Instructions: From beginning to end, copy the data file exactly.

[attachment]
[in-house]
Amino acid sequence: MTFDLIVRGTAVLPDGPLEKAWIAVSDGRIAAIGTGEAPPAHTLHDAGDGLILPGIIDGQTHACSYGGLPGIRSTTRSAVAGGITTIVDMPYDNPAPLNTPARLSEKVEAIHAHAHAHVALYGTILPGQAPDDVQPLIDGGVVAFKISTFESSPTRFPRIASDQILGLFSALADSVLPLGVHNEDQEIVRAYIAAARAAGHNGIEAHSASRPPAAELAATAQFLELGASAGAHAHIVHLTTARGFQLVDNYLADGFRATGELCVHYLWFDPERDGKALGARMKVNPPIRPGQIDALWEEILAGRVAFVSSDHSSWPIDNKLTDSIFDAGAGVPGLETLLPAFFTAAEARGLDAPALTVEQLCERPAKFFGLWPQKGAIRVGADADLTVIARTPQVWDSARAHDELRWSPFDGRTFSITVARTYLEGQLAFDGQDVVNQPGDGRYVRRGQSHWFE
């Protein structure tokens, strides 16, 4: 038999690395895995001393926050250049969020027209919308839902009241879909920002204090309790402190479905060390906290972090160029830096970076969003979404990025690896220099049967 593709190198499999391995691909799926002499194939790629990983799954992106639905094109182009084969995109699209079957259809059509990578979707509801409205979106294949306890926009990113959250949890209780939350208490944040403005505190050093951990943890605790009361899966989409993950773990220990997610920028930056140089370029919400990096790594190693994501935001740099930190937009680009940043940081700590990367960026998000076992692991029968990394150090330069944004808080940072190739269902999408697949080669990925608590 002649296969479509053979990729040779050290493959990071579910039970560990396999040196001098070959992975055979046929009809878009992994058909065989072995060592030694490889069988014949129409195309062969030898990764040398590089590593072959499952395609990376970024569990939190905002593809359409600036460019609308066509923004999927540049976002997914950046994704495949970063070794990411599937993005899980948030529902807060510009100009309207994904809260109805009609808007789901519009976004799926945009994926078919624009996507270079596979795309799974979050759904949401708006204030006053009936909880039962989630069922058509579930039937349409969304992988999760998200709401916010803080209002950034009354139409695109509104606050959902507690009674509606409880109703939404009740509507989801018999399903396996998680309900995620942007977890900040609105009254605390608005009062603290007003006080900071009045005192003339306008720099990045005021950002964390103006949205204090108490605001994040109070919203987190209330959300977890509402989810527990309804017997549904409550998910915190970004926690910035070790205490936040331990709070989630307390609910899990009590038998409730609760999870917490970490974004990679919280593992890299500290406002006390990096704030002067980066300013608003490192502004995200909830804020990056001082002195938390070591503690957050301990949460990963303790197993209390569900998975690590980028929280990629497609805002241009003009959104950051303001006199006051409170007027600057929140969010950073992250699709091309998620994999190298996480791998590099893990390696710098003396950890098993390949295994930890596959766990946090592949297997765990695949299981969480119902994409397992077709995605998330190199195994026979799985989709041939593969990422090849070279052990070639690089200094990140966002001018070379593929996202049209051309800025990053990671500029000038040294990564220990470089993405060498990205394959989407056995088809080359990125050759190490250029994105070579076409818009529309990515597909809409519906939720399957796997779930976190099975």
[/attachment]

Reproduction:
[in-house]
Amino acid sequence: MTFDLIVRGTAVLPDGPLEKAWIAVSDGRIAAIGTGEAPPAHTLHDAGDGLILPGIIDGQTHACSYGGLPGIRSTTRSAVAGGITTIVDMPYDNPAPLNTPARLSEKVEAIHAHAHAHVALYGTILPGQAPDDVQPLIDGGVVAFKISTFESSPTRFPRIASDQILGLFSALADSVLPLGVHNEDQEIVRAYIAAARAAGHNGIEAHSASRPPAAELAATAQFLELGASAGAHAHIVHLTTARGFQLVDNYLADGFRATGELCVHYLWFDPERDGKALGARMKVNPPIRPGQIDALWEEILAGRVAFVSSDHSSWPIDNKLTDSIFDAGAGVPGLETLLPAFFTAAEARGLDAPALTVEQLCERPAKFFGLWPQKGAIRVGADADLTVIARTPQVWDSARAHDELRWSPFDGRTFSITVARTYLEGQLAFDGQDVVNQPGDGRYVRRGQSHWFE
């Protein structure tokens, strides 16, 4: 038999690395895995001393926050250049969020027209919308839902009241879909920002204090309790402190479905060390906290972090160029830096970076969003979404990025690896220099049967 593709190198499999391995691909799926002499194939790629990983799954992106639905094109182009084969995109699209079957259809059509990578979707509801409205979106294949306890926009990113959250949890209780939350208490944040403005505190050093951990943890605790009361899966989409993950773990220990997610920028930056140089370029919400990096790594190693994501935001740099930190937009680009940043940081700590990367960026998000076992692991029968990394150090330069944004808080940072190739269902999408697949080669990925608590 002649296969479509053979990729040779050290493959990071579910039970560990396999040196001098070959992975055979046929009809878009992994058909065989072995060592030694490889069988014949129409195309062969030898990764040398590089590593072959499952395609990376970024569990939190905002593809359409600036460019609308066509923004999927540049976002997914950046994704495949970063070794990411599937993005899980948030529902807060510009100009309207994904809260109805009609808007789901519009976004799926945009994926078919624009996507270079596979795309799974979050759904949401708006204030006053009936909880039962989630069922058509579930039937349409969304992988999760998200709401916010803080209002950034009354139409695109509104606050959902507690009674509606409880109703939404009740509507989801018999399903396996998680309900995620942007977890900040609105009254605390608005009062603290007003006080900071009045005192003339306008720099990045005021950002964390103006949205204090108490605001994040109070919203987190209330959300977890509402989810527990309804017997549904409550998910915190970004926690910035070790205490936040331990709070989630307390609910899990009590038998409730609760999870917490970490974004990679919280593992890299500290406002006390990096704030002067980066300013608003490192502004995200909830804020990056001082002195938390070591503690957050301990949460990963303790197993209390569900998975690590980028929280990629497609805002241009003009959104950051303001006199006051409170007027600057929140969010950073992250699709091309998620994999190298996480791998590099893990390696710098003396950890098993390949295994930890596959766990946090592949297997765990695949299981969480119902994409397992077709995605998330190199195994026979799985989709041939593969990422090849070279052990070639690089200094990140966002001018070379593929996202049209051309800025990053990671500029000038040294990564220990470089993405060498990205394959989407056995088809080359990125050759190490250029994105070579076409818009529309990515597909809409519906939720399957796997779930976190099975």